Indian companies have reported their first annual financial results under the new Indian accounting standards (IndAS) in FY17, where financial performance and balance sheet position of companies are presented in a consolidated manner as those of a single economic entity.
An analysis of the results shows that on an average companies have seen a significant change on their balance sheet position and also a reduction in their earnings even as many companies used the first time adoption exemptions to minimise adverse impacts on their net worth and profitability.
For many companies net profit as well as earnings before interest, tax, depreciation and amortisation (Ebitda) have seen a decline under IndAS due to cost of several items showing an increase under IndAS affecting their profitability.
While overall balance sheet size has shrunk under IndAS, companies have chosen to use the one-time exemptions to boost their net worth with the BSE100 companies recording an increase of approximately Rs 1.16 trillion in their net worth.
Shift to IndAS has resulted in a 6.2 per cent decline in the reported net profit of 500-plus listed companies for the financial year ended March 2016. A study of 500-plus listed companies by accounting firm Grant Thornton India has found that their profit fell by Rs 13,680 crore over the previous year under the older system of calculation, which is a decline of 6.2 per cent.
Meanwhile, net worth of these companies has improved by 1.7 per cent as they have chosen to use the one-time exemptions to boost net worth. “The rise in net worth “reflects the net result of certain accounting policy choices made by these companies upon transition to the IndAS,” the firm said in the report.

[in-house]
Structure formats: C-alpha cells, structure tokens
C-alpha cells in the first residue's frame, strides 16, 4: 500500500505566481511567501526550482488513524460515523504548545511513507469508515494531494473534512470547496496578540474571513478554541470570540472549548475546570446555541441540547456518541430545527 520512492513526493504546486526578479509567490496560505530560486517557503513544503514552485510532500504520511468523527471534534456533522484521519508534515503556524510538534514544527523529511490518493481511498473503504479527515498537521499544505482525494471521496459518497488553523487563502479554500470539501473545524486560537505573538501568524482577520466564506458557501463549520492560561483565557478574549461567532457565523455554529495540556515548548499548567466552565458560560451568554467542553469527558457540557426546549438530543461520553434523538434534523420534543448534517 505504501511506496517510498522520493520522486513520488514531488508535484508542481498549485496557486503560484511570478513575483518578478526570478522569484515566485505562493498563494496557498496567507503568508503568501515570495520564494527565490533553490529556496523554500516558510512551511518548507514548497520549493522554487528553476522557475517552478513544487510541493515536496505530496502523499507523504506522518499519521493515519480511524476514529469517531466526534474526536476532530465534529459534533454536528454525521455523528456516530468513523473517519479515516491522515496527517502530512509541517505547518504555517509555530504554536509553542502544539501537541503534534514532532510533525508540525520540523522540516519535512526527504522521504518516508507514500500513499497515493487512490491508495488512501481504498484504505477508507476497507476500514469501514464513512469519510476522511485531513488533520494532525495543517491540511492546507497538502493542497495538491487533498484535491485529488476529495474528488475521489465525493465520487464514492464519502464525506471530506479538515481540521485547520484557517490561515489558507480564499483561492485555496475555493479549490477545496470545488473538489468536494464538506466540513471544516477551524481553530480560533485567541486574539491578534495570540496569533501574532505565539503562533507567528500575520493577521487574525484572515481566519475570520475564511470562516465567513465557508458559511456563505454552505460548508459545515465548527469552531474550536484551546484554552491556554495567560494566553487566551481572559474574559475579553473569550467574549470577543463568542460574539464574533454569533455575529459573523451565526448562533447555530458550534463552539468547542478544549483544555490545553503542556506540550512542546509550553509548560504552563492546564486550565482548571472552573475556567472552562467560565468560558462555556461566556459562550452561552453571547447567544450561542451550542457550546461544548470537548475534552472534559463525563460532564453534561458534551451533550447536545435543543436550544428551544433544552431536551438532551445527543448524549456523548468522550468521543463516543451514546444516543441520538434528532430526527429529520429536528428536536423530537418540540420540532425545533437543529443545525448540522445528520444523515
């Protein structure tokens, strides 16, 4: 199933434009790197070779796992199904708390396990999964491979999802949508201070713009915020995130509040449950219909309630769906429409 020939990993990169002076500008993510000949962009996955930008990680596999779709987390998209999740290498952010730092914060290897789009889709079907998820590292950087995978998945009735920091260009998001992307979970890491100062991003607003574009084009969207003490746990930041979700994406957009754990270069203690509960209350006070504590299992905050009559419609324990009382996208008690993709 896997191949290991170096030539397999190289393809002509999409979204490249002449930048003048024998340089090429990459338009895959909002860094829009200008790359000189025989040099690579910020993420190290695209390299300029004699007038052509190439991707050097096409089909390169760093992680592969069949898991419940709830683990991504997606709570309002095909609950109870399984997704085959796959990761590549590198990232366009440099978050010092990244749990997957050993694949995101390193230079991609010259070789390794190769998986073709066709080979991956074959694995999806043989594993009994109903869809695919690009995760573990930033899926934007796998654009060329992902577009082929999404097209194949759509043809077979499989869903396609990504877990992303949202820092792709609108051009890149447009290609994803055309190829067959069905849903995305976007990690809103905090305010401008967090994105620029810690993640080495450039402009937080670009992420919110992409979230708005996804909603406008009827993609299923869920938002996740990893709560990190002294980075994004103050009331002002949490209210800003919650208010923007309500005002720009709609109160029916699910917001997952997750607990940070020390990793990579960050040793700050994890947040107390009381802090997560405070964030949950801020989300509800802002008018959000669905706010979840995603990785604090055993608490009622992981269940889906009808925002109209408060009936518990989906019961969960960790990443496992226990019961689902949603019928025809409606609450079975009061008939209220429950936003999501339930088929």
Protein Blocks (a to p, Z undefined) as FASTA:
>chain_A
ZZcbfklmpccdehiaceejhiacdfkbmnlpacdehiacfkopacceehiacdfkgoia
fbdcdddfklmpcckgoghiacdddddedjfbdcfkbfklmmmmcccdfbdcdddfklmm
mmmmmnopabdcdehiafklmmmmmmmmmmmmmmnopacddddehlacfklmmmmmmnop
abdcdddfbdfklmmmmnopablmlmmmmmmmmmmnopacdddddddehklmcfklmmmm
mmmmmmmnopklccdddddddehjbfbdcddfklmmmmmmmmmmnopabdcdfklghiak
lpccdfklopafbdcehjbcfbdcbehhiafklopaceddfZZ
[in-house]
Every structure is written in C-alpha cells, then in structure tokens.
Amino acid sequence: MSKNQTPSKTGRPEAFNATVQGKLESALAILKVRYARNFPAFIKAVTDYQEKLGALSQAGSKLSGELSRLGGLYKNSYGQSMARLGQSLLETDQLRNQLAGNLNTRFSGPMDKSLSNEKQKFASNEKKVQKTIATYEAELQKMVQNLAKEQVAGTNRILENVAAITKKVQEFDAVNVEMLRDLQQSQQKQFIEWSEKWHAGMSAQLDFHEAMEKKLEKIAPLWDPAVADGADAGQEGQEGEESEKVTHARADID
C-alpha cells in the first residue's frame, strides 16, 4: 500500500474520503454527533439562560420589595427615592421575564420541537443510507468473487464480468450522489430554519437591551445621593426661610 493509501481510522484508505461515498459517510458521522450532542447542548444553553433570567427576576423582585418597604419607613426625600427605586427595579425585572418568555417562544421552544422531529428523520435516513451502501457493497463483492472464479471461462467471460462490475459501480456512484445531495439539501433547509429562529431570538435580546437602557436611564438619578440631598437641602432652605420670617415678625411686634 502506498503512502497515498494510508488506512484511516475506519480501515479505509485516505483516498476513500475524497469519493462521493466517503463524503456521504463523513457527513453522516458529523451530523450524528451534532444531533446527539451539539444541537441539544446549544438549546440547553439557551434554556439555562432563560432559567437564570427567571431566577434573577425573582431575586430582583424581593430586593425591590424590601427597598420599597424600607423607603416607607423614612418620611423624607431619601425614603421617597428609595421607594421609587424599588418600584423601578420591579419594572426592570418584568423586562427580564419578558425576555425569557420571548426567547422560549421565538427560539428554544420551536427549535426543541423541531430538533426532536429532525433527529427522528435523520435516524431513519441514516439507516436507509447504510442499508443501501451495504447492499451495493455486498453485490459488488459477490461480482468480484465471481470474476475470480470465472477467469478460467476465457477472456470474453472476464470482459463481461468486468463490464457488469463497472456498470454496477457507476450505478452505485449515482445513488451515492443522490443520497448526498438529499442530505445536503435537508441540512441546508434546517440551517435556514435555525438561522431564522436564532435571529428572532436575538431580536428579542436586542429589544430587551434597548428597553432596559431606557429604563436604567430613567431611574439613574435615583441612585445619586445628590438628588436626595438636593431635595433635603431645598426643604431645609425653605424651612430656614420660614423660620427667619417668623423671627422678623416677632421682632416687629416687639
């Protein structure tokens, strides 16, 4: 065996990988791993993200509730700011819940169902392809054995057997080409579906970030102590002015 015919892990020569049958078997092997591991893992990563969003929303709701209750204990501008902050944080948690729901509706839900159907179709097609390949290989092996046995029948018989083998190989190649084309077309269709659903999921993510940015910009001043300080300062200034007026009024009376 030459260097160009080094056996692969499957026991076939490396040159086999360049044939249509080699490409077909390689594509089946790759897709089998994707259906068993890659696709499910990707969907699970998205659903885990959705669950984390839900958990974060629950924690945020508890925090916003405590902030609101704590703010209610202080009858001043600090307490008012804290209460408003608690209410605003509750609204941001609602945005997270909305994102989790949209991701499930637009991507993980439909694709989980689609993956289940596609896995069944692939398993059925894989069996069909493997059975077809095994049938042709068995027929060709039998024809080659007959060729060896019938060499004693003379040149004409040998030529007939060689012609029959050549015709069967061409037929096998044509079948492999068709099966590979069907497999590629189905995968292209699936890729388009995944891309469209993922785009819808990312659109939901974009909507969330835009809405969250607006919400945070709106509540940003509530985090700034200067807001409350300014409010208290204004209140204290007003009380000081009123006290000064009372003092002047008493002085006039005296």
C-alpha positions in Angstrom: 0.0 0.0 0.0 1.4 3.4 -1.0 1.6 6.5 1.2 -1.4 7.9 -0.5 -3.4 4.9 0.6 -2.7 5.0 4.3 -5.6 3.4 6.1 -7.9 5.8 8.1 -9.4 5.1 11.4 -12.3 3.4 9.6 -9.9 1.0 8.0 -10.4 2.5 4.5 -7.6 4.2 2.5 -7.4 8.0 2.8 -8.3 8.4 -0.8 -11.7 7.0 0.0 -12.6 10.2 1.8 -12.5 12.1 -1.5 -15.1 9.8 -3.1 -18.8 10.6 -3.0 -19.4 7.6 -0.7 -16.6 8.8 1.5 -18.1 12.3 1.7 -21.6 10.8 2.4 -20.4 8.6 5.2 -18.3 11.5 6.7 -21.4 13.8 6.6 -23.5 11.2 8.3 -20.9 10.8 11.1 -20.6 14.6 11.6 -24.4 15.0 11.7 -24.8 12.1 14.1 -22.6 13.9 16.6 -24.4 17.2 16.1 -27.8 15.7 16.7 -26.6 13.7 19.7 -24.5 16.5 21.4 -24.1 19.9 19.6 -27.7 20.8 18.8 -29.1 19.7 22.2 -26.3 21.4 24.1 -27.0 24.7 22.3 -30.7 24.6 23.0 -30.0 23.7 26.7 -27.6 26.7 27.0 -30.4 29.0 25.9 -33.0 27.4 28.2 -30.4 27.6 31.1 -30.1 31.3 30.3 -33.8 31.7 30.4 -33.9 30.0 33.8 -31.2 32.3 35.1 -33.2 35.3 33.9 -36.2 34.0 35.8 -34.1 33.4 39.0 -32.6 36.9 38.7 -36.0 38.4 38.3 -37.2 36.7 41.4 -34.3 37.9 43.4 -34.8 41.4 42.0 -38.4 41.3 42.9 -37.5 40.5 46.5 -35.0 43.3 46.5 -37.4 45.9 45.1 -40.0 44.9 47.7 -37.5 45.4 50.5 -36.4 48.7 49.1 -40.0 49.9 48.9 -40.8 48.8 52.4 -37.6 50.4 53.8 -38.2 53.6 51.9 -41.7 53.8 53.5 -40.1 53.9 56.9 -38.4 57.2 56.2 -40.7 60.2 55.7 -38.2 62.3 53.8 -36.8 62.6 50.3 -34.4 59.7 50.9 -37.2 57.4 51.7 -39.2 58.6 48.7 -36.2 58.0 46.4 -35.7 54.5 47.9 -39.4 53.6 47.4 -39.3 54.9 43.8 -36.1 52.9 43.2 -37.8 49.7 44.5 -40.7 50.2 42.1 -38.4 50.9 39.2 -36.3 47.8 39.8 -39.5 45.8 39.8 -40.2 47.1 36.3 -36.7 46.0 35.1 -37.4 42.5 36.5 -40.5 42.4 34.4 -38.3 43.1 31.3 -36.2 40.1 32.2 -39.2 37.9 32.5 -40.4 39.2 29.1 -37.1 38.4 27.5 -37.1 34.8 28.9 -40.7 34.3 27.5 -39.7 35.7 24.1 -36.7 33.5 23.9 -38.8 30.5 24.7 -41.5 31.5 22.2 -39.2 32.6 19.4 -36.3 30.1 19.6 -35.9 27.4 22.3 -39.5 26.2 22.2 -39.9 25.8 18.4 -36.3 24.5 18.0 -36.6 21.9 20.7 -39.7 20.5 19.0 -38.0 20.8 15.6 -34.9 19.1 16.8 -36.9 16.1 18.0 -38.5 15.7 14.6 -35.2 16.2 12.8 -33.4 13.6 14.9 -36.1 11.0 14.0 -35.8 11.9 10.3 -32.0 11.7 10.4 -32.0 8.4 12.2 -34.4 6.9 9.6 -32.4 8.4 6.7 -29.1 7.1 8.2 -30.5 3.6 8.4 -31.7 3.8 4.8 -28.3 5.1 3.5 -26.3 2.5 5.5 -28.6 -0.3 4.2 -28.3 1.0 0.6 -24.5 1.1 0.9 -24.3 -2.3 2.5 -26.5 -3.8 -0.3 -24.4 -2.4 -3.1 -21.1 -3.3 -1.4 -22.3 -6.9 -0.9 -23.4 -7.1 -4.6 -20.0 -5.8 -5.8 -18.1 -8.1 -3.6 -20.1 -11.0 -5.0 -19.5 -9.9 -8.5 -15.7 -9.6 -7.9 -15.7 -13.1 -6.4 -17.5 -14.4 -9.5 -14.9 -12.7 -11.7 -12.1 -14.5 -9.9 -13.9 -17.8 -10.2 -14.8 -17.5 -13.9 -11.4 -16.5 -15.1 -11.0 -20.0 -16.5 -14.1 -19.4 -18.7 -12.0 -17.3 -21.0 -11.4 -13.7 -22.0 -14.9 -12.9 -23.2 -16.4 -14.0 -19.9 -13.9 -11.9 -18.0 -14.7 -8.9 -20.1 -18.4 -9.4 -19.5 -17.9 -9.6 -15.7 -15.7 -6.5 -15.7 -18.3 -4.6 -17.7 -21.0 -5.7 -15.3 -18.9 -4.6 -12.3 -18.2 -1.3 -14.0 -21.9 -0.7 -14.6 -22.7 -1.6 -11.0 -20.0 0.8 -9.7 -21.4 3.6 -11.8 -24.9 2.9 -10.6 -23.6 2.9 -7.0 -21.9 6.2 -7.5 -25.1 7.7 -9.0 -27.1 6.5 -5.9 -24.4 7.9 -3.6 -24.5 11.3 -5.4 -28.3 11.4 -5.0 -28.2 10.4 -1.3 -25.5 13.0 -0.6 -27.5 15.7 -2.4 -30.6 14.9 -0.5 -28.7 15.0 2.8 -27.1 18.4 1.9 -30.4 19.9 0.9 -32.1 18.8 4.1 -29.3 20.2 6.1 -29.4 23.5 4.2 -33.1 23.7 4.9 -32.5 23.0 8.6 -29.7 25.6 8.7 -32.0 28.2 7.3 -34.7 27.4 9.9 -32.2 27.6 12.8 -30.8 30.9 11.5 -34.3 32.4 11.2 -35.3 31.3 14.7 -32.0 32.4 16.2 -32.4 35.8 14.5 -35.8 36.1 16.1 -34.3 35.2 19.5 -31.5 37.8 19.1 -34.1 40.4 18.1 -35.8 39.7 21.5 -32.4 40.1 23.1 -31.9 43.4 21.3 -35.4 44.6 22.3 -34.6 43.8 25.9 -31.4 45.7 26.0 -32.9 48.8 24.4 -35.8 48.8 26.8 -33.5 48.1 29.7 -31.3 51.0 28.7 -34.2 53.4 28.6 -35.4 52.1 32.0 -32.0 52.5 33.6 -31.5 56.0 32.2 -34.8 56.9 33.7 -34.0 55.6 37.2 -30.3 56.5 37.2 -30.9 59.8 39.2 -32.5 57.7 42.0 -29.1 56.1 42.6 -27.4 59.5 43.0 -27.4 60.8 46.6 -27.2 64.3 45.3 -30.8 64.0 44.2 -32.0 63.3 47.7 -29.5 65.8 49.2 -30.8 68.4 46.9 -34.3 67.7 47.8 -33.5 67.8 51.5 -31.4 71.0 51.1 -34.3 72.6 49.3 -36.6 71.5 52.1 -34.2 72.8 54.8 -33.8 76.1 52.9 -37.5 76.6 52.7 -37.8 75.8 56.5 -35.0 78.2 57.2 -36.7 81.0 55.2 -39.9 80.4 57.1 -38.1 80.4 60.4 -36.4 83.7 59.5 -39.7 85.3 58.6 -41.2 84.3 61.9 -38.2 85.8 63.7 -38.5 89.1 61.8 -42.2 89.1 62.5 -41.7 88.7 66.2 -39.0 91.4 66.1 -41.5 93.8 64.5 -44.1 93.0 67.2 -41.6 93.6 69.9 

“Financial instruments, property, plant and equipment and revenue recognition have had a considerable impact on profitability and net worth of all sectors, warranting several decision-making points by financial statements prepared to reflect the true commercial substance and business rationale,” said Grant Thornton partner Siddharth Talwar.
Companies in the construction, engineering and infrastructure sectors have been hit the most with a negative 117.5 per cent impact on their profitability due to the transition, the report said.
The manufacturing sector, which accounted for 40 per cent of companies in the study, had an adverse impact of 42 per cent in profit, it added. But logistics, telecom and real estate sectors witnessed a positive impact on their profitability due to transition to the new accounting system, it added.
While fair valuation of financial instruments and property, plant and equipment (PPE), and intangible assets had increased the net worth substantially, the recognition of revenue from contracts with customers in line with IndAS had a negative impact, the study said.
It further said adjustments in the area of financial instruments have positively impacted net worth by 1.8 per cent. For PPE and intangible assets, the adjustments upon IndAS transition boosted net worth for these companies by 4.1 per cent.